The spinal column is an exquisitely complex structure that functions remarkably well under at times strenuous conditions. Unfortunately injuries, changes due to aging, congenital anomalies or poor posture can lead to disabling pain.
Our Orthopedic Surgeons, Clinicians, Chiropractic Physicians and Physical Therapists are all experienced in the diagnosis and non-surgical treatment of many causes of neck and back pain.
WHEN TO SEE A PHYSICIAN
Fortunately, approximately 50% of patients will experience back pain relief within two weeks and 90% within three months. If the pain lasts for more than a few days, is getting worse, does not respond to back pain remedies such as a short period of rest, using ice or heat, lower back pain exercises and over-the-counter pain relievers, then it is usually advisable to see a physician.
There are two instances in which emergency medical care is needed:
- Bowel and/or bladder dysfunction
- Progressive weakness in the legs
People should also seek prompt medical attention if other unexplained symptoms accompany their back pain, such as fever, history of cancer, recent unexplained weight loss, pain that is so bad it awakens them from sleep, or pain after a trauma.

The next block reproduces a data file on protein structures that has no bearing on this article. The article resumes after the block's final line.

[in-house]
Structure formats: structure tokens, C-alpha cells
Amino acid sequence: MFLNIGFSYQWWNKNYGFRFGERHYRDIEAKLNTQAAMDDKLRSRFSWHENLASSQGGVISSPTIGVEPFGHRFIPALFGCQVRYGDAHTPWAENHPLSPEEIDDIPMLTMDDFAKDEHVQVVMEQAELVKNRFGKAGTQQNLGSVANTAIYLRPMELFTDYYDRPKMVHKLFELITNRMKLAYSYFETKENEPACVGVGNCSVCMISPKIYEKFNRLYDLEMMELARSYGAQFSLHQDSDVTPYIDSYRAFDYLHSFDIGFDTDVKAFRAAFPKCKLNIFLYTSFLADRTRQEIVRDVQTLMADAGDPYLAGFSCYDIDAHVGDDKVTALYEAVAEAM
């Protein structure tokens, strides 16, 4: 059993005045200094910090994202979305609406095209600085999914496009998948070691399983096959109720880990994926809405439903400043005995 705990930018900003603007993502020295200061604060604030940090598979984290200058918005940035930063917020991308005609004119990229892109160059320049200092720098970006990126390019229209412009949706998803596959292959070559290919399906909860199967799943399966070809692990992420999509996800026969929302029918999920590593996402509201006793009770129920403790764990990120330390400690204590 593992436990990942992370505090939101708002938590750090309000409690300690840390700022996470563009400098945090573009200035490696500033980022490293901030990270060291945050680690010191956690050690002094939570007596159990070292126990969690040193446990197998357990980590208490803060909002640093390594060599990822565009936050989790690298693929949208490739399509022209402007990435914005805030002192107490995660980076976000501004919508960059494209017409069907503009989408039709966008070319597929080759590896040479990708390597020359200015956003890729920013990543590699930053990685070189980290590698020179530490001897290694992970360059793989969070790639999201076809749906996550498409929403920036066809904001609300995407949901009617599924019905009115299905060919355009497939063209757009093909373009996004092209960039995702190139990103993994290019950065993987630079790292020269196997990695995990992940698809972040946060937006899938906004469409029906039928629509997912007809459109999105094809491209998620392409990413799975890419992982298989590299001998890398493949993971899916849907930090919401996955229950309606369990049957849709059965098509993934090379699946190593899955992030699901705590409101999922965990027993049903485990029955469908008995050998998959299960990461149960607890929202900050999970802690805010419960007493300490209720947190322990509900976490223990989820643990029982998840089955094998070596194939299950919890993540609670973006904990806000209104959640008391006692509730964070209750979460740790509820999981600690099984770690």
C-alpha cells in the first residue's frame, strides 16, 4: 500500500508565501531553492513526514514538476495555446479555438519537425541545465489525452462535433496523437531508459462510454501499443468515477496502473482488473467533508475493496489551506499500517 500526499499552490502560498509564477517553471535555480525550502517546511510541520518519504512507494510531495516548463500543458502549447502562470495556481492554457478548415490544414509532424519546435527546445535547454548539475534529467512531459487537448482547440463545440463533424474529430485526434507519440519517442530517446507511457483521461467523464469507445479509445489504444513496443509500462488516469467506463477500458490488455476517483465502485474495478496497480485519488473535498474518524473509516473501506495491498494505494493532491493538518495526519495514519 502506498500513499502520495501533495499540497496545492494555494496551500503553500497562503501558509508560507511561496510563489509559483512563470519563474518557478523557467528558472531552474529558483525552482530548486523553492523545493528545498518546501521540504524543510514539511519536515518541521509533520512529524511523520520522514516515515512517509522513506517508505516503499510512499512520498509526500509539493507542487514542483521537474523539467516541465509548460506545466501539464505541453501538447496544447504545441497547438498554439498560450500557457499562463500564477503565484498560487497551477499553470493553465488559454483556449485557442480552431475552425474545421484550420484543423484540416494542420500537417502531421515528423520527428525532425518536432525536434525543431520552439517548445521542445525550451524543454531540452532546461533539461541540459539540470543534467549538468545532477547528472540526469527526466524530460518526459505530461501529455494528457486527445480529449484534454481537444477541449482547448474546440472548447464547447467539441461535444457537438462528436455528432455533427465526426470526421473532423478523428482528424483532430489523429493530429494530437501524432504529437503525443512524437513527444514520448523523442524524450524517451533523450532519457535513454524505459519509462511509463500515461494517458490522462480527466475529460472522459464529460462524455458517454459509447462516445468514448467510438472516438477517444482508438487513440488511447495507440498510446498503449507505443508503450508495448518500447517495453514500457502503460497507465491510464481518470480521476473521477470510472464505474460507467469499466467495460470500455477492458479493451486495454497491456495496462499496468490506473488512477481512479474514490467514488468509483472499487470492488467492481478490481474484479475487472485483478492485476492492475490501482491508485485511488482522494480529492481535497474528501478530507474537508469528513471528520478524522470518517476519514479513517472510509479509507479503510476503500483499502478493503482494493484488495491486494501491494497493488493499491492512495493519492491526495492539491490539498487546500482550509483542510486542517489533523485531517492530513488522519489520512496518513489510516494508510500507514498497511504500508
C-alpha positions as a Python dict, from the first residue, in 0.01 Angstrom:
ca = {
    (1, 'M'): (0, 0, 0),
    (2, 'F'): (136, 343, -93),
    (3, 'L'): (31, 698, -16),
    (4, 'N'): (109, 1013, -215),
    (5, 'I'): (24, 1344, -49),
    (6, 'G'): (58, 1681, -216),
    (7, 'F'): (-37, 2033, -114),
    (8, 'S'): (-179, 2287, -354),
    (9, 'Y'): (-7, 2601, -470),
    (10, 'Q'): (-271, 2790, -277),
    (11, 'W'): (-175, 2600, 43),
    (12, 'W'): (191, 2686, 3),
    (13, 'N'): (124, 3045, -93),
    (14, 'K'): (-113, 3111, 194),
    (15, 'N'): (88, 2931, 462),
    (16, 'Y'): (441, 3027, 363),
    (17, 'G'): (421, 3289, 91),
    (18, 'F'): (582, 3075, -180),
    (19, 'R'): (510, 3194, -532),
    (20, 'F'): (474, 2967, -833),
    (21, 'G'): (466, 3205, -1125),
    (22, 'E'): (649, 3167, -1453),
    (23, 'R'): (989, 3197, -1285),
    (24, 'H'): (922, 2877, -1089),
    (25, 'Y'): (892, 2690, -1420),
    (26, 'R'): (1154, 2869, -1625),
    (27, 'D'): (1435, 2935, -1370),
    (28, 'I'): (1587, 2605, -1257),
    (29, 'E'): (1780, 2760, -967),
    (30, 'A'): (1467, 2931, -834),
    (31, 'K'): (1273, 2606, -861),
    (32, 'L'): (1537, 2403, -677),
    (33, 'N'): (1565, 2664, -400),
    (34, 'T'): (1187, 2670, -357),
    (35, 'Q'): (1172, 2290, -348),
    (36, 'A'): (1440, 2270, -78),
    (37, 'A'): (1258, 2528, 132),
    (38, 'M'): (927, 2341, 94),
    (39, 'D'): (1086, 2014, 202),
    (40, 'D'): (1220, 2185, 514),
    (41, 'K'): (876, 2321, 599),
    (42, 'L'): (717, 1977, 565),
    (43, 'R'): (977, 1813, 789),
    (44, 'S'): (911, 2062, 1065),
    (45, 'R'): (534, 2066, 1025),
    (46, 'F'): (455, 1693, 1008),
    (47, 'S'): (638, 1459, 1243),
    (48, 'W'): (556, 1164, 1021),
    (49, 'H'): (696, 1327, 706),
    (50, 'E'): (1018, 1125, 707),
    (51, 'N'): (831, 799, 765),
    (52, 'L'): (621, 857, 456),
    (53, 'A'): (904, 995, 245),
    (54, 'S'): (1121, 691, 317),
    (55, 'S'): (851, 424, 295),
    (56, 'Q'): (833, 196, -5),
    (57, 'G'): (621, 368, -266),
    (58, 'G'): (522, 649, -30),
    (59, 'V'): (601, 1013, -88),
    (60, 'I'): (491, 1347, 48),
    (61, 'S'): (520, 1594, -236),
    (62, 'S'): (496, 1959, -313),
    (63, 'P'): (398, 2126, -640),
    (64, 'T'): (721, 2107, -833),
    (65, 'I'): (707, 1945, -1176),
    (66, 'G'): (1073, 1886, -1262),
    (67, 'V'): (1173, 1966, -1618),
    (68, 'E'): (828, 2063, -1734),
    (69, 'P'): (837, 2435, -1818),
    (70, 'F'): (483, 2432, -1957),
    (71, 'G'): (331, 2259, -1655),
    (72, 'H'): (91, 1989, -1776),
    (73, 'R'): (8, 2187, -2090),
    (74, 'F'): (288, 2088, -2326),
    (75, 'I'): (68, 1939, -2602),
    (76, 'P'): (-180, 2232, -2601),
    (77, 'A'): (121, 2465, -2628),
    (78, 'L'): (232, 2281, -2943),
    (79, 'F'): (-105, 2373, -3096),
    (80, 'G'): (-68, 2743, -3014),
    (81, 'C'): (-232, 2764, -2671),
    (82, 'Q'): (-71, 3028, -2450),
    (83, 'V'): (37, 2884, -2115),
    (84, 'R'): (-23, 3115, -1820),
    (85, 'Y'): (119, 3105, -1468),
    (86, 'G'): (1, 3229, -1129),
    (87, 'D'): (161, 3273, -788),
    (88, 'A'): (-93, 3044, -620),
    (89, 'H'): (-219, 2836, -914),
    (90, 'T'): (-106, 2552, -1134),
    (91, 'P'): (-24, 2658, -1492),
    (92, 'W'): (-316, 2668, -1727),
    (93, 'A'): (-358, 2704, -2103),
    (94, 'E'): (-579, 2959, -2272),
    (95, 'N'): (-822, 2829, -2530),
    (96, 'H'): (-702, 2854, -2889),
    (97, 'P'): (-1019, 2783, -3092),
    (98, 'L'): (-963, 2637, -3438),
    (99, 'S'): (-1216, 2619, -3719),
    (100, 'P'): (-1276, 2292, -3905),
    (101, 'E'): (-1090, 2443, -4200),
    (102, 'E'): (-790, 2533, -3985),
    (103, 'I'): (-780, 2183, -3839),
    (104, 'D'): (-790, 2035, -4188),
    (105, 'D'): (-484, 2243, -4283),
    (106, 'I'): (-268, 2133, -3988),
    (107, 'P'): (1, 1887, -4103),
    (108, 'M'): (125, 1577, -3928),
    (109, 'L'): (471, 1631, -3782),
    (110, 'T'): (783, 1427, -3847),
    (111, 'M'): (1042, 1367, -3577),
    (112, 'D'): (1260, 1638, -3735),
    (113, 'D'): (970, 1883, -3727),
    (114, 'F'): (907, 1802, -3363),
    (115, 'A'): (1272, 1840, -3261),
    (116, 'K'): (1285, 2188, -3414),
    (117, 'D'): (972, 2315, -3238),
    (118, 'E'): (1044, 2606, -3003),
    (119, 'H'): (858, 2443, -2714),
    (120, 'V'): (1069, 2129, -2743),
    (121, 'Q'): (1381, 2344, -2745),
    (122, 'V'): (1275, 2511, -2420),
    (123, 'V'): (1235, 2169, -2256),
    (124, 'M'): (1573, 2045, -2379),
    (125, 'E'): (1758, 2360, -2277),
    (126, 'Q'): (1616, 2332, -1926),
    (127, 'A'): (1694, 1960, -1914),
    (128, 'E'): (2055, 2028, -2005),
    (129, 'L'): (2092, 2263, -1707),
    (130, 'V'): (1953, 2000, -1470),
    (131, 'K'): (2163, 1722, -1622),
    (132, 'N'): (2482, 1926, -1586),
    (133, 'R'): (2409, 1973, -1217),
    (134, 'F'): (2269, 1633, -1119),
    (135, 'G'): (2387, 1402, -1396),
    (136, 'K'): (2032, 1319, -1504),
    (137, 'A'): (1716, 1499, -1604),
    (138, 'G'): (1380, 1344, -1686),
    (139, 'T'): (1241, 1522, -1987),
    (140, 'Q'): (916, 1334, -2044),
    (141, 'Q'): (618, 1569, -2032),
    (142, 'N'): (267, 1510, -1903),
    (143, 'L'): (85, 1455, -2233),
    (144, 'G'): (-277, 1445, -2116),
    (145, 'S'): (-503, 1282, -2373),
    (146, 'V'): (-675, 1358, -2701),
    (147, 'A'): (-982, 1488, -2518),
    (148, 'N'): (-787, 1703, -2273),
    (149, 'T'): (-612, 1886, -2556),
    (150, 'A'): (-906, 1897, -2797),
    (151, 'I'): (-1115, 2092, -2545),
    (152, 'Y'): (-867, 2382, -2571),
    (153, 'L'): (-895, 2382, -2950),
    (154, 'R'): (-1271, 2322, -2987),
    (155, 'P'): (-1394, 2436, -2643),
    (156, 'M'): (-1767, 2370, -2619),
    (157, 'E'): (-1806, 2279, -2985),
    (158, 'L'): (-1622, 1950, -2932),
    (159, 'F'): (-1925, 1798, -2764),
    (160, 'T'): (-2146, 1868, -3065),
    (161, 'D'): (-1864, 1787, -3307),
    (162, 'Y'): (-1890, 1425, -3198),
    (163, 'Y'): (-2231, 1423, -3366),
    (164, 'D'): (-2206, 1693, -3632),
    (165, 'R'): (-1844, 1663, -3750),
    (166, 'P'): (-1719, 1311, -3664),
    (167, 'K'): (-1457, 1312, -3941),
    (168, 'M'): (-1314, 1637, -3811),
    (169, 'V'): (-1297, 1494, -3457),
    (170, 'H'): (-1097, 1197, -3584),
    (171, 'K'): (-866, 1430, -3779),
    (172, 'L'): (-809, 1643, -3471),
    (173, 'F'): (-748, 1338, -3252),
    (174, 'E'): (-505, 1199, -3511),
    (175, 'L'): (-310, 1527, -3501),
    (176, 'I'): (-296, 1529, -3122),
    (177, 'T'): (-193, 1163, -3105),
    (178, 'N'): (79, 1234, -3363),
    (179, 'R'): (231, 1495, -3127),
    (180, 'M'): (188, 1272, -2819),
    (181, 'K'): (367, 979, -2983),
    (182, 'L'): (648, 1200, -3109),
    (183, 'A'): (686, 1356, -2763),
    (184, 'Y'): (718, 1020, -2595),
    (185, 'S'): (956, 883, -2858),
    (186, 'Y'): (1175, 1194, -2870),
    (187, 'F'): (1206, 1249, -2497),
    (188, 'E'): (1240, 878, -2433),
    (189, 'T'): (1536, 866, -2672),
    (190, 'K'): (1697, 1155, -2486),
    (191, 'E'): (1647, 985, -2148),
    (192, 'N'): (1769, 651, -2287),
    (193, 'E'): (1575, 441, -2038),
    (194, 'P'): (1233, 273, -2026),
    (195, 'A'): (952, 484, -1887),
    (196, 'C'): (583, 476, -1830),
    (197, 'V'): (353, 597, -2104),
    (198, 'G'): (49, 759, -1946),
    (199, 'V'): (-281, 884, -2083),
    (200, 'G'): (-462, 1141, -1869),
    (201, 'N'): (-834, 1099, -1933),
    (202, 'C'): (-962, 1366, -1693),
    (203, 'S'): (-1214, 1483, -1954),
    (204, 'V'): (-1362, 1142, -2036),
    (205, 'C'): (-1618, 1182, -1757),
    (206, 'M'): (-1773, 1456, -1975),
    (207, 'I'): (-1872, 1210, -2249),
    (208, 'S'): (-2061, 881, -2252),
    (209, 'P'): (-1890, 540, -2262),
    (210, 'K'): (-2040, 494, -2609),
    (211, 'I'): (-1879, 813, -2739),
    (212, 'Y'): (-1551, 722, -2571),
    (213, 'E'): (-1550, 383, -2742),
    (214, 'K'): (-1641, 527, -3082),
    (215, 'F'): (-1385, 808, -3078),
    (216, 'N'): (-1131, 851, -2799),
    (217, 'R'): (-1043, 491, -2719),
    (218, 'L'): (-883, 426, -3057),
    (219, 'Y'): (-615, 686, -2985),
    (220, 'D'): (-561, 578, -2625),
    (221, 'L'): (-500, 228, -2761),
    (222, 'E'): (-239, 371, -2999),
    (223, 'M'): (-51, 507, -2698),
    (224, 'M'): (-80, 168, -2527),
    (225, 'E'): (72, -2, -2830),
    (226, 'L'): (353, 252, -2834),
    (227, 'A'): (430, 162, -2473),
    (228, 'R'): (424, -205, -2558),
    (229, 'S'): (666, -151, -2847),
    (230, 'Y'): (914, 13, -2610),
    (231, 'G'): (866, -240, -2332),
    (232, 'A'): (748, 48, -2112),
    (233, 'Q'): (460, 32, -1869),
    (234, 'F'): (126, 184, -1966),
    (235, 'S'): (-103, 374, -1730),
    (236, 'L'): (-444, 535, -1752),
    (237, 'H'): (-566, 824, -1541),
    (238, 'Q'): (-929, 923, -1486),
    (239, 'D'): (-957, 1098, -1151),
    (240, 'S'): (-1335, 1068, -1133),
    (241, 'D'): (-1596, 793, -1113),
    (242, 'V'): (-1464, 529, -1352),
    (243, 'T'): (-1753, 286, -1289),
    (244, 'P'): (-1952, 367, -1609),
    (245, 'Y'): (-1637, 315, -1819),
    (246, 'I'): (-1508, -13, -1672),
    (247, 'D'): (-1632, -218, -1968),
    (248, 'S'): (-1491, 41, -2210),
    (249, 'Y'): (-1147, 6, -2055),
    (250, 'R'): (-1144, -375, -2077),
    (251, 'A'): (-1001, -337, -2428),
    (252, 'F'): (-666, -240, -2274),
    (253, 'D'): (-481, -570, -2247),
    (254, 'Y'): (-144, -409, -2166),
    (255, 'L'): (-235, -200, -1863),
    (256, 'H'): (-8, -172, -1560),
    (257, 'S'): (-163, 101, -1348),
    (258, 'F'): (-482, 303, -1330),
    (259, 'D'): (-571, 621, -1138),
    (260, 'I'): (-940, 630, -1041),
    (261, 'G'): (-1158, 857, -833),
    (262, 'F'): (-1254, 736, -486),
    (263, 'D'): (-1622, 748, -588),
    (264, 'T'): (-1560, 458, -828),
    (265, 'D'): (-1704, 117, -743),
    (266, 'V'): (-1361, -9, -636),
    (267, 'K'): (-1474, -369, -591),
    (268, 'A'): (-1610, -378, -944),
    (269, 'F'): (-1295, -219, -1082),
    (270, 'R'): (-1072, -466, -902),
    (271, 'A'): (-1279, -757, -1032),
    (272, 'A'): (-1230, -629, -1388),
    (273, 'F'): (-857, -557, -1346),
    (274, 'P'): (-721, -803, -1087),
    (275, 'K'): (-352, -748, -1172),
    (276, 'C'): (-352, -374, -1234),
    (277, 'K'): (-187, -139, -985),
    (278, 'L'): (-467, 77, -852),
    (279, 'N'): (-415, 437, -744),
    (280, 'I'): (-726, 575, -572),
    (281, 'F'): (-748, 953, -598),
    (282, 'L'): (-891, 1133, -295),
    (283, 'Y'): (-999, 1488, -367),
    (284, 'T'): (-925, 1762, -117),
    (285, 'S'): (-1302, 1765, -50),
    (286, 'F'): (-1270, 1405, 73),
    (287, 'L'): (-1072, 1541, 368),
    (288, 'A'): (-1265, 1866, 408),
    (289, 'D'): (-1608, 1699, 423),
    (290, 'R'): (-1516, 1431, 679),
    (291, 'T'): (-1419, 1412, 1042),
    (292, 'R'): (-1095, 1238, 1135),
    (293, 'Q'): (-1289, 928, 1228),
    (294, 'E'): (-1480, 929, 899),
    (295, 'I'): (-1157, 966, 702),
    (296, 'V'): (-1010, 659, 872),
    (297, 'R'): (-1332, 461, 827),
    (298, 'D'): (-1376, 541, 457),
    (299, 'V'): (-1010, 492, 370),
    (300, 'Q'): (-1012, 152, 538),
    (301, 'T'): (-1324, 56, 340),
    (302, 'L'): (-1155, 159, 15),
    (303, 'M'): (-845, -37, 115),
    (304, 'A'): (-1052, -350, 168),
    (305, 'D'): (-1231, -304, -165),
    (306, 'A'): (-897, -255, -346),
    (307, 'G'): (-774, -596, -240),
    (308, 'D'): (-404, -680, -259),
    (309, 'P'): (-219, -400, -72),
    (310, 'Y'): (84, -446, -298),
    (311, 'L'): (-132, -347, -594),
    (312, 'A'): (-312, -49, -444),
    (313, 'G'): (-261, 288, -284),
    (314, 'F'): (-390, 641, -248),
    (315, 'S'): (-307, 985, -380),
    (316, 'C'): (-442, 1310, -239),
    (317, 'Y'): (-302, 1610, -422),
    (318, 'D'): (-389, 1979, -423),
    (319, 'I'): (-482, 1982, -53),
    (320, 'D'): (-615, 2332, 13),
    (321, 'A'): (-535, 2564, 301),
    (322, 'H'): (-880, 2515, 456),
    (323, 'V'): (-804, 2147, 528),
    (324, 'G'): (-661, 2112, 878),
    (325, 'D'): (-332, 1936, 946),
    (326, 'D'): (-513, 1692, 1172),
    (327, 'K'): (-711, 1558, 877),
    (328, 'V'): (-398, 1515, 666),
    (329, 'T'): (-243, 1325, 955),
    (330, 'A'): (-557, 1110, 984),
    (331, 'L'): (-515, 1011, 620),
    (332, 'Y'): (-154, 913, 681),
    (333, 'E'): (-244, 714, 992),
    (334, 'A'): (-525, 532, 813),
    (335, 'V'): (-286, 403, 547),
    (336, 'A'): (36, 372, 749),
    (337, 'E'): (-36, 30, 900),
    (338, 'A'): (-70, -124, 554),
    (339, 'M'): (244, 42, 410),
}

The Orthopedic Center team specializes in the diagnosis and non-surgical treatment of back and neck pain.
The back and spine provide protection to the highly sensitive spinal cord and nerve roots, yet it must remain strong and flexible, providing for mobility in all directions.
Unfortunately, with so many moving and static components, back pain can originate from a number of parts, such as irritation to the large nerve roots that run down the legs and arms, irritation to small nerves inside the spine, strains to the large back muscles, as well as any injury to the disc, bones, joints or ligaments in the spine.
Acute back pain comes on suddenly and usually lasts from a few days to a few weeks. Chronic back pain is typically described as lasting for more than three months.
By far the most common cause of lower back pain is a muscle strain or other soft tissue damage. While this condition is not serious, it can be severely painful. Typically, lower back pain from a muscle strain will get better within one to three weeks.
Treatment usually involves a short period of rest, activity restriction, use of hot packs and/or cold packs for local discomfort, and pain medication.